Co-authored by Petty Officer 3rd Class Seth Johnson, 11th Coast Guard District public affairs.
Coast Guard aircrews often perform their duties behind the scenes, in an air station’s hangar, or in the cabin of a helicopter preparing a to hoist a survivor. But while many of their duties go unseen, they had the opportunity to take center stage at the AMT Society’s Aviation Maintenance Skills Competition.
Five members of the U.S. Coast Guard’s aviation community took part in the competition which gave those in the aircraft maintenance field – whether it is in industry or the military – the opportunity to test their abilities and teamwork against those of their peers.
The team’s skills were put to the test as they spent their days running a gauntlet of timed tasks highlighting their competency at working on aircraft. After all their tests were aced, all their tasks completed and every nut and bolt was secured, the Coast Guard team came out on top, winning first place in the military category of the competition.
The first place team was comprised of Master Chief Petty Officer Gerald Leach, Petty Officers 1st Class Jim Fielder and Jacob Linder and Petty Officers 2nd Class Christopher Novak and Petty Officer 2nd Class Josh Barrio.
Unlike many of the teams who compete, the Coast Guard team was meeting for the first time. The competitors came from different air stations and locations around the country but because of the service’s aircraft standardization program, their proficiency and training in their trade shone through.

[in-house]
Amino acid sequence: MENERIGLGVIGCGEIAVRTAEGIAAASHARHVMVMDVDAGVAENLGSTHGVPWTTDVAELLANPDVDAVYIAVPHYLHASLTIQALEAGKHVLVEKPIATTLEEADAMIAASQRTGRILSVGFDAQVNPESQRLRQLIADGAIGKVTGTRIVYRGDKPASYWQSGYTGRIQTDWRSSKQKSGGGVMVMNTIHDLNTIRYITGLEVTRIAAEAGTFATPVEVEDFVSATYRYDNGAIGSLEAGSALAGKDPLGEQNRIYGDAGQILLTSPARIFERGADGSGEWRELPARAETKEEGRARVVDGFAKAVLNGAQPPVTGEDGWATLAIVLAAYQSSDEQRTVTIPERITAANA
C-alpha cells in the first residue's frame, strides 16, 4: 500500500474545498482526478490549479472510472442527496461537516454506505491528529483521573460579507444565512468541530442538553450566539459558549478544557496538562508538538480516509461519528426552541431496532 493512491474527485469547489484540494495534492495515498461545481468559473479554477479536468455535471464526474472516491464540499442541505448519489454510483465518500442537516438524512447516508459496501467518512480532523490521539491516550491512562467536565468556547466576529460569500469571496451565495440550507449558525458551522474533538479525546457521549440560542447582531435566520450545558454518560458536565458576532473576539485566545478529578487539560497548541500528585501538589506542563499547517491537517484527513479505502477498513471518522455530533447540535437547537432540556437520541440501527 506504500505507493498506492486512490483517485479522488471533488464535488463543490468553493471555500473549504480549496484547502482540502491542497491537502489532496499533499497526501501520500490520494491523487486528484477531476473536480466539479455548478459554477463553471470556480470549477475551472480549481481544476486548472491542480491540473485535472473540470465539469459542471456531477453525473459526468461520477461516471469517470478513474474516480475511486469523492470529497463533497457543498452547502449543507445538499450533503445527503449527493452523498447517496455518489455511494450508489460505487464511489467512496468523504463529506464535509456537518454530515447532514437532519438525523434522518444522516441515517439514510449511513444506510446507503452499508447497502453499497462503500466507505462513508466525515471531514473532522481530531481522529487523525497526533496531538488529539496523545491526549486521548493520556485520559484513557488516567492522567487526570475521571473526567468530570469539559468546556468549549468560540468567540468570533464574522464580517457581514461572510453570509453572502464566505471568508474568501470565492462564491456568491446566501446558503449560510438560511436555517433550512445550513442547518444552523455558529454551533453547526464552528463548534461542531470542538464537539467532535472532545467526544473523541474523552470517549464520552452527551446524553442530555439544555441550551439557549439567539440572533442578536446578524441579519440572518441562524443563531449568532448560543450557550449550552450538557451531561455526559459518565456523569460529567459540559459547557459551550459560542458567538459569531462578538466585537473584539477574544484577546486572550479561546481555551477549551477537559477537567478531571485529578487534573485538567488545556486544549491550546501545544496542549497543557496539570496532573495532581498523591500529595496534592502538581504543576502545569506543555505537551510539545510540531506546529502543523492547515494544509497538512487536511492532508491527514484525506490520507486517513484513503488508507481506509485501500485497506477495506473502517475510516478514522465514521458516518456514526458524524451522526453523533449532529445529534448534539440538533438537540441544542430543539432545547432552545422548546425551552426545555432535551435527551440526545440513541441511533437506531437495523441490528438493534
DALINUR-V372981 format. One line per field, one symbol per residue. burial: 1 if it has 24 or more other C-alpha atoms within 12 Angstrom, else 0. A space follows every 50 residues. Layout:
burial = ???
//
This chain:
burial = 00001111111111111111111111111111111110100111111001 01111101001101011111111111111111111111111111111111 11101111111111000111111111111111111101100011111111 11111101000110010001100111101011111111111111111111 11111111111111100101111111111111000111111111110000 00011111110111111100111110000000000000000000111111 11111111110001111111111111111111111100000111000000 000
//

“We couldn’t have hoped to have gathered a better team,” said Linder, an aviation maintenance technician based out of Air Station Humboldt Bay. “This entire group is so well rounded – they’re some of the best guys I’ve worked with.”
Working their way through an aircraft power-troubleshooting event they had to identify faults in an aviation power distribution system. Other tasks saw the competitors replacing auxiliary power units and inspecting aircraft system diagrams in search of a “discrepancy. The team even installed a thrust reverser onto a massive jet engine. If these tasks sound complicated and difficult, that’s because they are.
“Luckily the training we have received in the Coast Guard as AMTs and AETs has given us a much broader range of aircraft knowledge than the other services because we do not ‘specialize’ like they do,” said Linder. “We also fix what we fly in so our attention to detail and focus tends to be much more acute.”
The competition wasn’t just manual labor however, as the aviation mechanics had to put pen to paper in a written knowledge test honoring an “early bird” of aviation – Charles E. Taylor, the mechanic and engineer for Wilbur and Orville Wright.
“It does feel great that we were able to win the whole competition with such a great score, but we really weren’t doing anything more then what we do every day out on the hanger deck,” said Barrio, an avionics electrical technician based out of San Diego. “We came out here and did the best we could with what the Coast Guard had taught us, and that was to do the job right in a timely manner.”